A new trial against the Russian opposition leader begins

Norman Ray

Global Courant

MELEKHOVO, Russia — Imprisoned Russian opposition leader Alexei Navalny is set to stand trial Monday on fresh charges of extremism that could keep him behind bars for decades.

The trial began at a high-security penal colony in Melekhovo, 250 kilometers (150 miles) east of Moscow, where 47-year-old Navalny is serving a nine-year prison sentence for fraud and contempt of court – the charges he says are politically motivated.

Navalny, who denounced official corruption and organized large protests against the Kremlin, was arrested in January 2021 when he returned to Moscow after recovering in Germany from a nerve gas poisoning he blamed on the Kremlin.

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Dressed in his prison robes, Navalny looked emaciated during the hearing, but spoke emphatically about the weakness of the state’s cause and made energetic gestures.

Navalny has said the new charges of extremism, which he dismissed as “absurd”, could keep him in prison for another 30 years. He said he was told by an investigator that he would also face a separate military trial on terrorism charges, which could potentially carry a life sentence.

Monday’s trial came amid a sweeping Russian crackdown on dissent amid the fighting in Ukraine, which Navalny has sharply criticized.

The Moscow court, which opened the hearing in Penal Colony No. 6, did not allow reporters into the courtroom and they followed the proceedings via video feed from a separate building. Navalny’s parents were also denied access to the court and followed the hearing from a distance.

Navalny and his lawyers urged the judge to hold a public trial, arguing that authorities are happy to withhold details of the proceedings to cover up the weakness of the case.

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“The investigators, the prosecutors and the authorities in general don’t want the public to know about the trial,” Navalny said.

Prosecutor Nadezhda Tikhonova asked the judge to conduct the trial behind closed doors, citing security concerns.

The session’s feed to the media room was then interrupted, but it wasn’t immediately clear if this was because the judge decided to close the trial or if it was for some other reason.

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The new charges relate to the activities of Navalny’s anti-corruption foundation and statements by its top associates. His allies said the charges would retroactively criminalize all activities of the Navalny foundation since its founding in 2011.

One of Navalny’s associates, Daniel Kholodny, was transferred from another prison to stand trial with him.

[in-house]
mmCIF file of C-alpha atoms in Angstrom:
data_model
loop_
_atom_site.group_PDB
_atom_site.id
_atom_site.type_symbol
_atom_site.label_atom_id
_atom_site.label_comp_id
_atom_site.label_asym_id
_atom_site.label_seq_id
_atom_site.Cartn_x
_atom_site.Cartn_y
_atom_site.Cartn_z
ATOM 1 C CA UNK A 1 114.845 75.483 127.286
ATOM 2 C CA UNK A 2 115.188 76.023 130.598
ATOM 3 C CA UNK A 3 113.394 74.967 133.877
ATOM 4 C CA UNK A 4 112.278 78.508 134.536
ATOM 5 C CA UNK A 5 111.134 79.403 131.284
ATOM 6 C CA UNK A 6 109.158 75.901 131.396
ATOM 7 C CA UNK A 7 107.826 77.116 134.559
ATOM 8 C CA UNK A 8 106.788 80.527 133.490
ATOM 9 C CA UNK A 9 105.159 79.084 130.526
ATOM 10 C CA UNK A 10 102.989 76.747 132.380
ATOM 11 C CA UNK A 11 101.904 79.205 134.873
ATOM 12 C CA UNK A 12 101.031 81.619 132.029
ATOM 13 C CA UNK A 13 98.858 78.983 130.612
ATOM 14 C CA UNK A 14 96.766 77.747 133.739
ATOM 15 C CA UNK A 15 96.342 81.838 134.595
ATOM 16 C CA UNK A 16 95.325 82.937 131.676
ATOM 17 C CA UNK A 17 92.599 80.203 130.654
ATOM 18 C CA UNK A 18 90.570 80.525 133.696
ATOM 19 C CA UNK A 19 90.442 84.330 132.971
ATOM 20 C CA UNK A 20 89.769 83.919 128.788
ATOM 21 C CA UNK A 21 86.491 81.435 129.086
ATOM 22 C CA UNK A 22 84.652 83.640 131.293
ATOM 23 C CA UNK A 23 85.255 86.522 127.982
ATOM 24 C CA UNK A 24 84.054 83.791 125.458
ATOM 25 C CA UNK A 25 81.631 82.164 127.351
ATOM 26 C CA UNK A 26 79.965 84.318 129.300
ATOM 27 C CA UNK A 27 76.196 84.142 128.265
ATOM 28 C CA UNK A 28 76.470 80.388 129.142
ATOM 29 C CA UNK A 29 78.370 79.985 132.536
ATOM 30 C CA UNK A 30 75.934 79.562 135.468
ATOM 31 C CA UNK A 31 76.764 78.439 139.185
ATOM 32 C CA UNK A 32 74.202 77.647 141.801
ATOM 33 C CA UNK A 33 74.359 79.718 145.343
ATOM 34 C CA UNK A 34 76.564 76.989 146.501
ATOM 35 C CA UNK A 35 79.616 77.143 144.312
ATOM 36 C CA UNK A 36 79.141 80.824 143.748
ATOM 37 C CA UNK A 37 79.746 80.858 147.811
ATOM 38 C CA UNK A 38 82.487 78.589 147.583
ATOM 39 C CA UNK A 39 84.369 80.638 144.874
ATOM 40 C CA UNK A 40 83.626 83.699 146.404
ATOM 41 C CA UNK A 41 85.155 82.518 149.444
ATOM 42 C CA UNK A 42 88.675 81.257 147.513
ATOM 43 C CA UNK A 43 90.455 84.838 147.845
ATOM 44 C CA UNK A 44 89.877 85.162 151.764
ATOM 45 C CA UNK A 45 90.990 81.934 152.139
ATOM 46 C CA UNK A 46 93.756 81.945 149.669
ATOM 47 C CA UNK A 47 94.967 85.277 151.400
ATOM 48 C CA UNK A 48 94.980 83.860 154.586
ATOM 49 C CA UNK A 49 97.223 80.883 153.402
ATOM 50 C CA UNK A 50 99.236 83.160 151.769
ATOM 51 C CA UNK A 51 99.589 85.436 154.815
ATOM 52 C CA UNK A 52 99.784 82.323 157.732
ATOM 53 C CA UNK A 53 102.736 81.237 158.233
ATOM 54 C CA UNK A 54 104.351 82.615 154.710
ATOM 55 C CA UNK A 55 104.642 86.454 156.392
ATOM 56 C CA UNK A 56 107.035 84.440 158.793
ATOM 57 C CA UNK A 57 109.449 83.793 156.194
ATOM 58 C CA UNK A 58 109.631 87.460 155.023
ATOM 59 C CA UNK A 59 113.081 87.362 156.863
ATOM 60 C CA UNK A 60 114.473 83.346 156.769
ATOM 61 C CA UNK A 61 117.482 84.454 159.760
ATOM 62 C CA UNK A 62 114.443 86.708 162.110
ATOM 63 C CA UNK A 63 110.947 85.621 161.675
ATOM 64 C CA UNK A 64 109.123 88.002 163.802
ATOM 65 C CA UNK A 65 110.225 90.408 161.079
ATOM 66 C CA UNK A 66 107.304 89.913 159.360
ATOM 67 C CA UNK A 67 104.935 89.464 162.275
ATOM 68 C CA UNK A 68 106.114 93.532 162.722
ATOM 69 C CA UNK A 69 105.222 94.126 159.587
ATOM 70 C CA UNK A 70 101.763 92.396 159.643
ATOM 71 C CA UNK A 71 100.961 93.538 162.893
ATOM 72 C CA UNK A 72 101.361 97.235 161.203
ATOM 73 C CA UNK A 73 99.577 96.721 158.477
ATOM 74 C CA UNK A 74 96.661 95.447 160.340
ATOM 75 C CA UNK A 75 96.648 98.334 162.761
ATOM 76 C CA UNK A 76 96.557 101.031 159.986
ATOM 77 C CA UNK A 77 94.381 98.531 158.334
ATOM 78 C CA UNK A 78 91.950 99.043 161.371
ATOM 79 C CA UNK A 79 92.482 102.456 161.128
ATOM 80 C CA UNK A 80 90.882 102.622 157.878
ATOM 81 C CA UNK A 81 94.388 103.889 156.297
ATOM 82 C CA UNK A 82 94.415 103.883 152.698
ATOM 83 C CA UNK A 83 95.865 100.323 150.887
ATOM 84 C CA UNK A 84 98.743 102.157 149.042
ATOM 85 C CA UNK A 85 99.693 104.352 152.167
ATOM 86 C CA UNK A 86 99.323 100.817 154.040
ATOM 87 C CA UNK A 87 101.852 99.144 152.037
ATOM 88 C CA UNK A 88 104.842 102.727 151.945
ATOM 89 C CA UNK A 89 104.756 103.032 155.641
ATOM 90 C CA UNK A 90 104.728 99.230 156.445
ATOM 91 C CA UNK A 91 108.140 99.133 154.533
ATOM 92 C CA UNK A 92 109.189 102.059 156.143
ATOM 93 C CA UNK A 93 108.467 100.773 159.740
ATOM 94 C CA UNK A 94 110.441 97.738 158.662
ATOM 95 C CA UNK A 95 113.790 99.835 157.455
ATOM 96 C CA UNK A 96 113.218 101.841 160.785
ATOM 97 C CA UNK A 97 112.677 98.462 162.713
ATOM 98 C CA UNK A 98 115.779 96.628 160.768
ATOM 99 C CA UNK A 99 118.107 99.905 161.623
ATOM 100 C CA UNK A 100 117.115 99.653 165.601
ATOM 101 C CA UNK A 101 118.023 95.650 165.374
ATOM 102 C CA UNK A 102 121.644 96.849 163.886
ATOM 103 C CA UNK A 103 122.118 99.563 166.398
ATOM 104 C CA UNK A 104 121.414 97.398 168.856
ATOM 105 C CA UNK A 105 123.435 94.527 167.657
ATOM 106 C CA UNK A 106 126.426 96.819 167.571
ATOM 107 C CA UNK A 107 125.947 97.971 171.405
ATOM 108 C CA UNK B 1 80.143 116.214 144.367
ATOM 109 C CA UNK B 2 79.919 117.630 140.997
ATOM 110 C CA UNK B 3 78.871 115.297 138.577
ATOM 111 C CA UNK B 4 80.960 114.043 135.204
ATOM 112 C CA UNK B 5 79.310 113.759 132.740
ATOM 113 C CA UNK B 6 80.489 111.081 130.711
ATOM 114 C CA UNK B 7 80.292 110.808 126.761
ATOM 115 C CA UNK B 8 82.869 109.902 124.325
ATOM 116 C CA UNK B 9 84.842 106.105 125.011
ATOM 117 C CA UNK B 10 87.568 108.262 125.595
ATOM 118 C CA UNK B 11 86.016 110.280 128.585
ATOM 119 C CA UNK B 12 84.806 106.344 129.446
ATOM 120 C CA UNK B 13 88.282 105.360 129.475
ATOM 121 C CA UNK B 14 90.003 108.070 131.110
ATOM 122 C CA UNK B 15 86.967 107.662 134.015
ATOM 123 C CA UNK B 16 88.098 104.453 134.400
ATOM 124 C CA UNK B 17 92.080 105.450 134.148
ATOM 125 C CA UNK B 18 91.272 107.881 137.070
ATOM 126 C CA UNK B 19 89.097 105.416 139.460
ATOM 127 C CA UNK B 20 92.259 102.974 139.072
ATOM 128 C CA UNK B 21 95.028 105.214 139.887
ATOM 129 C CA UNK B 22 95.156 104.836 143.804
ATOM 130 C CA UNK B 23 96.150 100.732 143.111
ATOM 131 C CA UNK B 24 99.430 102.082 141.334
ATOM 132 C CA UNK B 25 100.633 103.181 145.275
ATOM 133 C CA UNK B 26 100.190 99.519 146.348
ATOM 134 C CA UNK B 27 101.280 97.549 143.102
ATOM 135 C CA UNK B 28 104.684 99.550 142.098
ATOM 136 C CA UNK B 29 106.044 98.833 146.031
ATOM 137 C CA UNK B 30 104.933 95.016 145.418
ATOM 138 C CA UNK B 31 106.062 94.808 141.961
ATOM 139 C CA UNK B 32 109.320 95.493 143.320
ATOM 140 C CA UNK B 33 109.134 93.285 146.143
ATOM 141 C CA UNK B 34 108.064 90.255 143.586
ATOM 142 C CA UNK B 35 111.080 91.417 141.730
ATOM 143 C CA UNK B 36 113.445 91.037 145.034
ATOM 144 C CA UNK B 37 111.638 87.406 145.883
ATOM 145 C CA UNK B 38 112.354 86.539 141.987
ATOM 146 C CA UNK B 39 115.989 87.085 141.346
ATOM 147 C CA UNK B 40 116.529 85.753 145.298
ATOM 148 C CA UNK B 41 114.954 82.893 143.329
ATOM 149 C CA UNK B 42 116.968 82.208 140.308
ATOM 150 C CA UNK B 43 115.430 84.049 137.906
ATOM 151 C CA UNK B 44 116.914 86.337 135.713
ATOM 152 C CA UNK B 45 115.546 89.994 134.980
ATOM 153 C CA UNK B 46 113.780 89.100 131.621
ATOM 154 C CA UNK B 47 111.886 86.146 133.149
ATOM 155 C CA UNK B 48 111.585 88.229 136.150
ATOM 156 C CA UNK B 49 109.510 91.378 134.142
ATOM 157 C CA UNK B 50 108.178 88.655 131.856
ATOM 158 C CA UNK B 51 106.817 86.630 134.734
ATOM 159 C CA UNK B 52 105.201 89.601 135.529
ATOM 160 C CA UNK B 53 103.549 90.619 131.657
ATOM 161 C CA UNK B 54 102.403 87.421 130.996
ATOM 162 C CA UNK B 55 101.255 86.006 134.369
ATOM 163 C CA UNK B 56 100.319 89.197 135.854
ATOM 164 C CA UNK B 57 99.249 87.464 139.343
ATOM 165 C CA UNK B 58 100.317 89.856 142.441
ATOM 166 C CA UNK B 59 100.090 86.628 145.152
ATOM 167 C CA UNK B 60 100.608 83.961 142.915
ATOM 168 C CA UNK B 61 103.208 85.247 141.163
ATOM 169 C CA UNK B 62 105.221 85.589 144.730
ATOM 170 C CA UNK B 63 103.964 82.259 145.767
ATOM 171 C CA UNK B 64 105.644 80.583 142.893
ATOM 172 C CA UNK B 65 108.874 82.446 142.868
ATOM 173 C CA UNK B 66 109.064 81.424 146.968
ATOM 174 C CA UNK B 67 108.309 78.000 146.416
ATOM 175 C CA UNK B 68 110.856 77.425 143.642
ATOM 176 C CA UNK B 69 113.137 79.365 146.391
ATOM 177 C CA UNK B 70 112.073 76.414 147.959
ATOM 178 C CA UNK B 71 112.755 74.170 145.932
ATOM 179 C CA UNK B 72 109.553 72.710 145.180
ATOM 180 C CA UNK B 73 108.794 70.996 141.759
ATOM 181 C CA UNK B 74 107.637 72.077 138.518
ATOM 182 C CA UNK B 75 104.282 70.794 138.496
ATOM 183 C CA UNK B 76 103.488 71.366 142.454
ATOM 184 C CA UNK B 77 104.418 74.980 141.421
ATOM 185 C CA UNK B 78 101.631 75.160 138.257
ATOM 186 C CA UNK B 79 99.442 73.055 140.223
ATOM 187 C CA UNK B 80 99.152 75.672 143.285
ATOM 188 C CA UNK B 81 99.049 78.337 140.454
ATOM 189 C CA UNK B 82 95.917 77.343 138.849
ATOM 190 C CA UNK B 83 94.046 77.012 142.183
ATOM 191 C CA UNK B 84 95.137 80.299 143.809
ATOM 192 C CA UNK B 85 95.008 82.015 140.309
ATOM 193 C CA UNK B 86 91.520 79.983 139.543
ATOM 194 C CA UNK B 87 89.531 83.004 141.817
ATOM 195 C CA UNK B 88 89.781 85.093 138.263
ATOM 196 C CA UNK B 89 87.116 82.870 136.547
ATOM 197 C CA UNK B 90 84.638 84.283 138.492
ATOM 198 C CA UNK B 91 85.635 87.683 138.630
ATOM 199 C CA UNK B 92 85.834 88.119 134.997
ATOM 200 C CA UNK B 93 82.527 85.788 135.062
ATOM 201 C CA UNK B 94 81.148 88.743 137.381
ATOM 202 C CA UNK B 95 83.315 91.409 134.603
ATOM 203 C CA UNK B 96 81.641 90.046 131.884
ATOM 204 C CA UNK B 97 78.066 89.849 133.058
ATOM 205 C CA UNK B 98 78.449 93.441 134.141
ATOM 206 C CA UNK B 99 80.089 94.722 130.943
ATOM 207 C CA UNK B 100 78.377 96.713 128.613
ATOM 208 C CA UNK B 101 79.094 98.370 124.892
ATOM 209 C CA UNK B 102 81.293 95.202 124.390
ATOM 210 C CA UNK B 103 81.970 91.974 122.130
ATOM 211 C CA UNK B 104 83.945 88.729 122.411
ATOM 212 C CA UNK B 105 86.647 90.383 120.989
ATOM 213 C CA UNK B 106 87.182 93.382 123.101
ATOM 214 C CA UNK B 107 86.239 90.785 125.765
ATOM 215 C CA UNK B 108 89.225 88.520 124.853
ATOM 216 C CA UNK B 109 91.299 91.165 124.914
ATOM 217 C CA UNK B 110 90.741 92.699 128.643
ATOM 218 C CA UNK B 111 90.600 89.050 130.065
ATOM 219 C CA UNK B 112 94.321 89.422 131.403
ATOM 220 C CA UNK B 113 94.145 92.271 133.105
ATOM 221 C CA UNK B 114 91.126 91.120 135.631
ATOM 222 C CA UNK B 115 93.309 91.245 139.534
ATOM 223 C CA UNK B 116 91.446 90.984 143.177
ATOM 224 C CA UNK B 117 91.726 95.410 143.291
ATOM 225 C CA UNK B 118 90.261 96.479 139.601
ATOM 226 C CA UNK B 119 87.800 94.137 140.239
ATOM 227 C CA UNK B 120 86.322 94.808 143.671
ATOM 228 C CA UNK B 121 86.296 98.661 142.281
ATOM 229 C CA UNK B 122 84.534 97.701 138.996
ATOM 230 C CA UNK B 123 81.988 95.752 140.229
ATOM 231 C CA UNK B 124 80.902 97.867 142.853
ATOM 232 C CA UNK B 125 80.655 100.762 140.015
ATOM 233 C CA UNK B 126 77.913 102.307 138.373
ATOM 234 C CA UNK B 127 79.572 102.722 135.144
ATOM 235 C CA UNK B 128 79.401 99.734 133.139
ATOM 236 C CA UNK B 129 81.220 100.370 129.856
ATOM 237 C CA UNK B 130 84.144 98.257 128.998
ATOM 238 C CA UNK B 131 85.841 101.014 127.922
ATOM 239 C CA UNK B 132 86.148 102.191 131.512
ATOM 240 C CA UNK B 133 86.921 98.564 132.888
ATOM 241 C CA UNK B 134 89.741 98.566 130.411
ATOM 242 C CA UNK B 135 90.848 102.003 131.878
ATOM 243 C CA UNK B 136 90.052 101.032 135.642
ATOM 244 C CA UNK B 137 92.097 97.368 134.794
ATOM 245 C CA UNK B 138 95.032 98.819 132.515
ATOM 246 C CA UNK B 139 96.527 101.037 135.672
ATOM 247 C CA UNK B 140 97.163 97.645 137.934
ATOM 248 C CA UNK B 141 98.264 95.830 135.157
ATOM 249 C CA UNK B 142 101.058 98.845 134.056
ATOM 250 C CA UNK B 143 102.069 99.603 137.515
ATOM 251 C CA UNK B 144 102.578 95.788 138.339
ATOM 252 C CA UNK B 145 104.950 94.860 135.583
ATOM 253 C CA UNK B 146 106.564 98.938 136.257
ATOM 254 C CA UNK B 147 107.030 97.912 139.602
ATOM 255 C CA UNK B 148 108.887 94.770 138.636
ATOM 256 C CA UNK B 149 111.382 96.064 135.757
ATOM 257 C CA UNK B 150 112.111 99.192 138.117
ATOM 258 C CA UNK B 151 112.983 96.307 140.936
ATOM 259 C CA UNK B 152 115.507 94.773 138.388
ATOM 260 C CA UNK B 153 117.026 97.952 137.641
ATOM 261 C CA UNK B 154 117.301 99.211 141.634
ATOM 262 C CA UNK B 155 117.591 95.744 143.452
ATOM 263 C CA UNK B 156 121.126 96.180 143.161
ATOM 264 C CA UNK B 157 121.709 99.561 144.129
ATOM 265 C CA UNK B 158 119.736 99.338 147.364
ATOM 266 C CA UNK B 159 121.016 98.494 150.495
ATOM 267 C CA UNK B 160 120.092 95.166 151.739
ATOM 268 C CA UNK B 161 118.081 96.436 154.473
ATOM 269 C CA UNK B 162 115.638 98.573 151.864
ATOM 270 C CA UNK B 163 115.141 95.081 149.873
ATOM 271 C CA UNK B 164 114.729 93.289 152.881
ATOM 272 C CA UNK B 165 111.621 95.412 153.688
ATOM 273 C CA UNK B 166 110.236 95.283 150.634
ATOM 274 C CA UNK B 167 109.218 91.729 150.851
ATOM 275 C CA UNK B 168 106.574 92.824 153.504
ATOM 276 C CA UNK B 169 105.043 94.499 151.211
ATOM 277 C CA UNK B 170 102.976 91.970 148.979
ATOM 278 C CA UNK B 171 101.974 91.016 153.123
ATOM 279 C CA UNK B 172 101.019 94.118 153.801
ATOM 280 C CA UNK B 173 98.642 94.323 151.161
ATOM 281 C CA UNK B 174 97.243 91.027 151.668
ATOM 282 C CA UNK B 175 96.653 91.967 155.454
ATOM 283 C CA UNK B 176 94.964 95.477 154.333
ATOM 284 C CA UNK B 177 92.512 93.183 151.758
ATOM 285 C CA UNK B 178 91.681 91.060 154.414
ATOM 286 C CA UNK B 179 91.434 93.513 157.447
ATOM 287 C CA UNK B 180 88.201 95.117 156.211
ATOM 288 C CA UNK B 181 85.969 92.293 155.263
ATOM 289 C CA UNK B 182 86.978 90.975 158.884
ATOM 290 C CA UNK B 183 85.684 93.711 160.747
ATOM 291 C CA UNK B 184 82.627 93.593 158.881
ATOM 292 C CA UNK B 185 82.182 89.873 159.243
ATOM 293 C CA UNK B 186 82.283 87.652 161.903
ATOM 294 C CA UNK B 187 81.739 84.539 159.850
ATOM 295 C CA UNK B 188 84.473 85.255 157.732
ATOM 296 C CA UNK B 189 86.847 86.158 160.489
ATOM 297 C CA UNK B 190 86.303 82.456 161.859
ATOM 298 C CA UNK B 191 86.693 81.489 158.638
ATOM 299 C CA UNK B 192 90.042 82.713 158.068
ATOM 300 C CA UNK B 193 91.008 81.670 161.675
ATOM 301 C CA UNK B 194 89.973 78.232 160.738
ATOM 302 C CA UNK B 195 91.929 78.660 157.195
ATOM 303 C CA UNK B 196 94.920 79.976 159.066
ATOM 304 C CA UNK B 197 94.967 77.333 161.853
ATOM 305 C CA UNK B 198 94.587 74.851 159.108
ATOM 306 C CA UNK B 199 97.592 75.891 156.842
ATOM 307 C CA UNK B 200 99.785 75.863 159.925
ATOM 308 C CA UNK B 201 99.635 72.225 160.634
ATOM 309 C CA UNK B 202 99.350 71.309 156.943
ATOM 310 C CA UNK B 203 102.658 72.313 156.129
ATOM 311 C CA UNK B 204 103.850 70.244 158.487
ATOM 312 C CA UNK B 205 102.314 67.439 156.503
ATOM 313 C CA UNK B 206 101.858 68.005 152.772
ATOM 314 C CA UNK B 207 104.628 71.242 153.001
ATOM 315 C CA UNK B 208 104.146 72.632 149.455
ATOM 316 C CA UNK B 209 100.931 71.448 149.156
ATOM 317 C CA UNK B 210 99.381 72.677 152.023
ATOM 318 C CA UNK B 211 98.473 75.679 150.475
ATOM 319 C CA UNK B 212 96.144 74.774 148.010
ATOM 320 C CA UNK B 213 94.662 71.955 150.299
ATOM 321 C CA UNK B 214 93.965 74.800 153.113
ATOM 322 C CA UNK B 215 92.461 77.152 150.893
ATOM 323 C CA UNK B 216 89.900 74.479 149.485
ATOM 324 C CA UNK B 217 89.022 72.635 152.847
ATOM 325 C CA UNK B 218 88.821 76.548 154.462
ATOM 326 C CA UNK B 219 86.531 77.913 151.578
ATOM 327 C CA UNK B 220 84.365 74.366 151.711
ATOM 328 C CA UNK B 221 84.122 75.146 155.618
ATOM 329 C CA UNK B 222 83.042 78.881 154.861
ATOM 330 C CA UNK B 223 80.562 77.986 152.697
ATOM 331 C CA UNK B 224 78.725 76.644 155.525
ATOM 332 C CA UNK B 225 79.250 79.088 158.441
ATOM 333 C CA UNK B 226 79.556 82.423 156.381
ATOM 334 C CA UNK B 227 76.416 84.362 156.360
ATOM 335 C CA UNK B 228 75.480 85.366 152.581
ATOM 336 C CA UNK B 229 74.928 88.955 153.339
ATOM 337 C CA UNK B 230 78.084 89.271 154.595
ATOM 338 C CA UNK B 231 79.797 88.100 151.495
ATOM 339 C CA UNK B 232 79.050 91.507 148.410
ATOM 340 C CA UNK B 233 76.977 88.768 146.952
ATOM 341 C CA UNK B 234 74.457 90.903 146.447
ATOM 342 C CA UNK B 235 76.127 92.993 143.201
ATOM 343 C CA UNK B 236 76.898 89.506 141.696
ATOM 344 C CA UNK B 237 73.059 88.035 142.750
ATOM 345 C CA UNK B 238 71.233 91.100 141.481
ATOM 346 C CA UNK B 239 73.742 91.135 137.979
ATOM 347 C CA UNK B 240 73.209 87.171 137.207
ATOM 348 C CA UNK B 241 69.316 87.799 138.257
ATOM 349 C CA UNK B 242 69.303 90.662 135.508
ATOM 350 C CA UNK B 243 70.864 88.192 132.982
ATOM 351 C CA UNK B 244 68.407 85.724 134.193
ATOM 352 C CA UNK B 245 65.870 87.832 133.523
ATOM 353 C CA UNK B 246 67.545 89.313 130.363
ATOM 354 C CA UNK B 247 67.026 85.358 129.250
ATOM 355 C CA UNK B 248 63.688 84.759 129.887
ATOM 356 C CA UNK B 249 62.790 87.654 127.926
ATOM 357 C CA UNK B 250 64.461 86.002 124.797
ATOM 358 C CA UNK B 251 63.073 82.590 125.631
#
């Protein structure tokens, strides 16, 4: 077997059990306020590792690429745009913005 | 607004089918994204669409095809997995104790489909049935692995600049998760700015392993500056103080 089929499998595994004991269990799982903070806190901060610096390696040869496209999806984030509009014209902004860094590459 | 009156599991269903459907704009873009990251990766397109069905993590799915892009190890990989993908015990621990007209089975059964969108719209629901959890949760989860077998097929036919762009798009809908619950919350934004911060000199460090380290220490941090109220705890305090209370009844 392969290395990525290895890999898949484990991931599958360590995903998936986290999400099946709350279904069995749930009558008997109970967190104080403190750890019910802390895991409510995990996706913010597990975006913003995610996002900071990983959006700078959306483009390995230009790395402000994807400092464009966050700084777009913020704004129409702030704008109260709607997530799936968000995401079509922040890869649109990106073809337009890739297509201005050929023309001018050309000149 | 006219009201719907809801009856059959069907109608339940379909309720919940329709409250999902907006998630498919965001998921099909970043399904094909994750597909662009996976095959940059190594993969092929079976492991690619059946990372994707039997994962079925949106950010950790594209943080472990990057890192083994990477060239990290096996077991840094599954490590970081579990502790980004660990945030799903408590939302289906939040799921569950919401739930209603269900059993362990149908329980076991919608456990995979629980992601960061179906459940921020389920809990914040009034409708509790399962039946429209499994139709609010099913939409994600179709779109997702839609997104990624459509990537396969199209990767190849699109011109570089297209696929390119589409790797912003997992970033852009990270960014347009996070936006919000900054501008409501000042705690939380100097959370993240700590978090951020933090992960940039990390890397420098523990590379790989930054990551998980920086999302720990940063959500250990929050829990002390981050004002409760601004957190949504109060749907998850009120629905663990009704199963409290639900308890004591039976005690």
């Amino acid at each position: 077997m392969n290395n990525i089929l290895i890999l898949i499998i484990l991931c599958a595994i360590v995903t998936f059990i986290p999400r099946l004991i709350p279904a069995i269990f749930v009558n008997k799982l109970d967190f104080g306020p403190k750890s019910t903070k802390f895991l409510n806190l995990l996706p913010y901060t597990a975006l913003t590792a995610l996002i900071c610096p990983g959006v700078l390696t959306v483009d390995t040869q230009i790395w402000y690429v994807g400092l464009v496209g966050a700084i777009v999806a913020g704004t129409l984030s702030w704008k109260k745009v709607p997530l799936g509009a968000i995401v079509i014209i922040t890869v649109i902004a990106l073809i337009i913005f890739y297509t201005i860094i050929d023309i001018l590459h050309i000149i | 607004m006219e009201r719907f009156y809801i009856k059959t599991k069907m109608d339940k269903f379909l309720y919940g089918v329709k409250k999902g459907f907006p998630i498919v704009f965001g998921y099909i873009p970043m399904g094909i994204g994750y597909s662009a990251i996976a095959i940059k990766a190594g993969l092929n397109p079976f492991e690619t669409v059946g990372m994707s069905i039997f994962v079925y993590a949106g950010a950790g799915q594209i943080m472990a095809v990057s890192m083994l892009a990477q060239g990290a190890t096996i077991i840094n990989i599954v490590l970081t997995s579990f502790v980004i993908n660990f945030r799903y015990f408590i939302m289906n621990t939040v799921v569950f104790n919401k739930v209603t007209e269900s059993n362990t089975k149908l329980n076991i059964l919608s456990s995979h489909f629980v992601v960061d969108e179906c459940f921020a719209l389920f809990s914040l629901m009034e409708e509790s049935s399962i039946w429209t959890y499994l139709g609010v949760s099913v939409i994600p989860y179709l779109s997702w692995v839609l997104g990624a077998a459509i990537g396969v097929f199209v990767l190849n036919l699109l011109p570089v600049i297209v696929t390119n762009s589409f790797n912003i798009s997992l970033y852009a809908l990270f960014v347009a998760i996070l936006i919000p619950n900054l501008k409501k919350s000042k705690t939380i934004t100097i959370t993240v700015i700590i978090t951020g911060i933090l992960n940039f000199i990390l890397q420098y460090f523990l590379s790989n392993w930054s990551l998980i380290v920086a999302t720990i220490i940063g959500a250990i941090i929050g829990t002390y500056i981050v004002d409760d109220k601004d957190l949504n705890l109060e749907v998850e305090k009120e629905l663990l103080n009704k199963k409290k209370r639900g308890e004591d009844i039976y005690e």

Navalny has spent months in a small one-person cell, known as a “punishment cell,” for alleged disciplinary violations, such as allegedly not buttoning his prison clothes properly, properly introducing himself to a guard, or washing his face at a specified time . time.

Navalny’s associates and supporters have accused prison authorities of not providing him with proper medical care and expressed concern for his health.

As Navalny’s trial began, the Attorney General’s Office declared the Bulgaria-based human rights group Agora an “undesirable” organization. It said the group poses a “threat to constitutional order and national security” by alleging human rights violations and providing legal assistance to members of the opposition movement.

Russian authorities have banned dozens of domestic and foreign non-governmental organizations on similar grounds.

In Berlin, the German government criticized Navalny’s trial and reiterated its call for his immediate release.

“In the case of opposition politician Alexei Navalny, Russian authorities continue to look for new excuses to extend his detention,” government spokesman Wolfgang Buechner told reporters.

“The German government continues to demand that the Russian authorities release Navalny without delay,” he added. “Navalny’s imprisonment is based on a politically motivated sentence, as the European Court of Human Rights concluded in 2017.”

Asked if Germany could assist Navalny or observe the trial, Foreign Ministry spokesman Christian Wagner said German officials were doing what they could “on the few channels we have” but acknowledged that it “very difficult at the moment” given the current state of relations with Russia.


Associated Press writer Frank Jordans in Berlin contributed.

A new trial against the Russian opposition leader begins

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